Not knowing why, laughing and exclaiming, the long line of the caravan halted. And Madeleine stared ahead into the old man's face. The old man was dirty, bent and very ancient and hairless, with only a soiled robe of crude but heavy cloth hanging on his frame. There was nothing that seemed very much alive about him except his eyes.

Even he was a stereotype, she thought. The classic old hermit character. The yogi, the magi, the wise old man, the Hindu Rope Trick, look into my crystal ball, I am the teller of the sands—

But her heart was pounding extraordinarily loud. His eyes—

Don jumped from his camel. His hands were shaking as he raised his quirt. "Out of the way!" he shouted, then turned slightly. "Don't come any nearer, folks! It'll be all right. I'll have him out of the way in a minute."

"We'll all be contaminated," whispered Mrs. Ericson.

"Just stay clear. You have to contact them directly to be contaminated," Don said.

He stopped five feet from the old man and raised his quirt. The old man looked only at Madeleine, then shook his head slowly up and down as though reaffirming some special secret. As though he shared some secret with her.

"Five credits," the old man said, in a loud whisper. "And I'll read the sands for you. The Martian sands know all your secrets and the timelessness of your dreams. Let them speak to you, through me, for five credits."

Don swung the quirt savagely. It was heavy, and it thudded and smacked across the old man's face and chest. He fell in the middle of the trail.

The sun wheeled crazily. Madeleine could hear her mother screaming and her father yelling as she moved, as though in a trance, toward the old man. Her feet slipped, stumbled in the shale. The old man crawled a little, got up, fell again.

She was screaming at Don to stop.

The old man had fallen to one side and the trail was clear now.

"Let him alone! Let him alone!" Madeleine screamed. "He's out of the way!"

"Madeleine!" Mr. Ericson shouted. "Come back! Get away from that beggar, right now, or we return to Earth in the morning!"

For the first time in her life, that she could remember, her father's threats meant nothing. But the old fear was there as she moved toward the Martian hermit, on a painful tightwire of impulse between threat and desire. She had learned that for any real feeling—fear, joy, pain or even the dimmest-remembered pleasure, you paid a dear price. But she moved on.

The old man's face was bleeding. She saw the long welts of red on the flesh, and the blood-flecks and tortured little broken channels of blood crossing it. Sound roared around her as she eluded Don's hands and knelt down, took the old man's head in her arms. She tilted her canteen to his lips.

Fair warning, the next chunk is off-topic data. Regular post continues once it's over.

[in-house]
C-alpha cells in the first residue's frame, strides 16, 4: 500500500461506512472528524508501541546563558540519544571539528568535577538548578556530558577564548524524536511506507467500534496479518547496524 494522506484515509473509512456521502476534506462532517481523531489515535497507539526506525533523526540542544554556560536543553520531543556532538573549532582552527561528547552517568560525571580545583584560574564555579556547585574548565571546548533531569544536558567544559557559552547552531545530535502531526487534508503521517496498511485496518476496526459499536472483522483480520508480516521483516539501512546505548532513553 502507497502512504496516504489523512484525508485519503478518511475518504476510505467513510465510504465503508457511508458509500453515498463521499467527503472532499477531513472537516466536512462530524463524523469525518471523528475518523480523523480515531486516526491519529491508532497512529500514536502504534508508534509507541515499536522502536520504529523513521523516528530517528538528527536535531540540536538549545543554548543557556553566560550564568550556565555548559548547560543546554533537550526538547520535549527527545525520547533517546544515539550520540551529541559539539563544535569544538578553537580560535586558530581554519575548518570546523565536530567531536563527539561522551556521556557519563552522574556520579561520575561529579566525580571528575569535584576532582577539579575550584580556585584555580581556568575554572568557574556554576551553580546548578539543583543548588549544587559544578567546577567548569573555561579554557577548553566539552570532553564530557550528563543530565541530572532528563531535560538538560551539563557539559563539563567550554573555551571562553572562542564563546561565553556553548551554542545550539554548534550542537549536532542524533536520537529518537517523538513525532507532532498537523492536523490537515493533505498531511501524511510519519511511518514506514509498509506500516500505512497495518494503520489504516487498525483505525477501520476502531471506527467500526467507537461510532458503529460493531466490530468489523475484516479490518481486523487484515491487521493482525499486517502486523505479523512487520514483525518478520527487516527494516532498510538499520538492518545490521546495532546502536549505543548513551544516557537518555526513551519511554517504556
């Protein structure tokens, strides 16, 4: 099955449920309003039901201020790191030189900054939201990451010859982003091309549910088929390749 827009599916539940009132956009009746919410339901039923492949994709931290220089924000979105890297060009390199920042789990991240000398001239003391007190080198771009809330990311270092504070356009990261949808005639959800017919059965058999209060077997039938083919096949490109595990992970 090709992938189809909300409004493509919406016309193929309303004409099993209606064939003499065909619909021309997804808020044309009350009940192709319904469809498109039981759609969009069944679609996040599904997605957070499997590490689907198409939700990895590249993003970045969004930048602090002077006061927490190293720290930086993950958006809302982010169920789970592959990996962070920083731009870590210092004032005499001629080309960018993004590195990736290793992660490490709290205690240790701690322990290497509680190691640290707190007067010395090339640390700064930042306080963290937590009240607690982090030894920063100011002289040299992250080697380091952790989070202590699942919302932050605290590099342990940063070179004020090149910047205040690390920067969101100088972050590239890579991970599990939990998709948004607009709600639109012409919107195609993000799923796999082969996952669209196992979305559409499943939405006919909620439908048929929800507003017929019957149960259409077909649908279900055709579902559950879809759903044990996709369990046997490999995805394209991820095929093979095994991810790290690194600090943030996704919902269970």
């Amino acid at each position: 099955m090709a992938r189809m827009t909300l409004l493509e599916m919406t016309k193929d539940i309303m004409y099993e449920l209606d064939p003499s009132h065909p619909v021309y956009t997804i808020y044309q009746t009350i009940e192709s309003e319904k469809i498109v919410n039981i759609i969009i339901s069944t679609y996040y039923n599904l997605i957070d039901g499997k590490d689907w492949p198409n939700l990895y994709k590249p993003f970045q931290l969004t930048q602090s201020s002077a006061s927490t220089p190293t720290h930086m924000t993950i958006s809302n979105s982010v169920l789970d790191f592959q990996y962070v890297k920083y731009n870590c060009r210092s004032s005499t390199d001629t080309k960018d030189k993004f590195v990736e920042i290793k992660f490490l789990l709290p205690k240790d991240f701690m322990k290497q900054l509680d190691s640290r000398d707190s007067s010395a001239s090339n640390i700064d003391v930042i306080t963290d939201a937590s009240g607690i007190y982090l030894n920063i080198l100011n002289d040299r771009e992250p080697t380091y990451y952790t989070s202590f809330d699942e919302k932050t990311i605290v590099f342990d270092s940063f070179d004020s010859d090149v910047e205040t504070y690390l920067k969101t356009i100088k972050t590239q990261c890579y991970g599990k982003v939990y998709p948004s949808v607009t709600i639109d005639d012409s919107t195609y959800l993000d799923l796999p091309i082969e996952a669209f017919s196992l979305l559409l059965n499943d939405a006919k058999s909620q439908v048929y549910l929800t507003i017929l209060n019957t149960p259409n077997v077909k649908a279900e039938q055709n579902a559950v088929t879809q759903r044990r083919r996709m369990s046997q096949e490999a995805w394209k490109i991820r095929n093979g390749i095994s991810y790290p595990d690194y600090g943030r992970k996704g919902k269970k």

There was a kind of strange triumph in the old man's eyes as he peered past her for only a moment and looked at Don. And from somewhere—Madeleine couldn't even tell whether it was real—came a thought.

"Madeleine—come back. Come back when you can. And you will find joy."

Later she knew how she kicked and screamed at them as they dragged her away. How Mrs. Ericson was embarrassed by the display, and how her father refused to touch her because of the fear of contamination. And her mother weeping, later, because of the disgrace and because of what the other guests would think.

In the shiny antiseptic ward at Martian Haven, the virus was burned out by a certain number of roentgens of carefully proportioned X-rays, gamma rays and neutron bombardment. She kept thinking of the old man's eyes, of the stray thought that promised joy.

She kept seeing the old man lying off the trail among the rocks, how he had raised himself on his elbow, and how he waggled the blood-clot of his head in the glaring sun as they dragged Madeleine away.

Occasionally she thought of the whole project—in Mars, Mecca of Earth tourists, Martian Haven, Dream City of the Solar System—that was so colorful and impressive and exotic to others, and she wondered if it was all really as ridiculous as it seemed to her.

She lay there in the dark of the room as evening reached over the dead sea bottom toward the edifice that was Martian Haven. Out there in the big amphitheatre, resurrected supposedly from old Martian ruins, Martian Haven, with all of its rich, efficient facilities and staff, was preparing the stage, props and guests for the Love Ritual of the Double Moons.

The core and centerpiece of Martian Haven was a great cubistic hotel, with the two Martian canals on two sides, renovated, of course, and a five-mile-long artificial lake on a third side. It was somehow designed, in the middle of all that vast emptiness of dead sea, sand and eroded rock, to have a not-ungraceful look of insubstantiality, as though at any moment it might open great wings of some sort and take off into the Martian nowhere by which it was so overwhelmingly surrounded. The side that faced the lake curved in a half-moon, so that it commanded a wide prospect to the eroded hills that had once been mountains to the west and to the east thousands of unbroken miles of desert, that had once, they said, been an ocean.

When Madeleine opened her eyes, it was night. On many a starry night she had lain inside walls not so different from these, and felt much the same, she thought, surrounded by a desert of her own. Away off there in the blackness, Earth shone palely—and she might as well never have left it at all.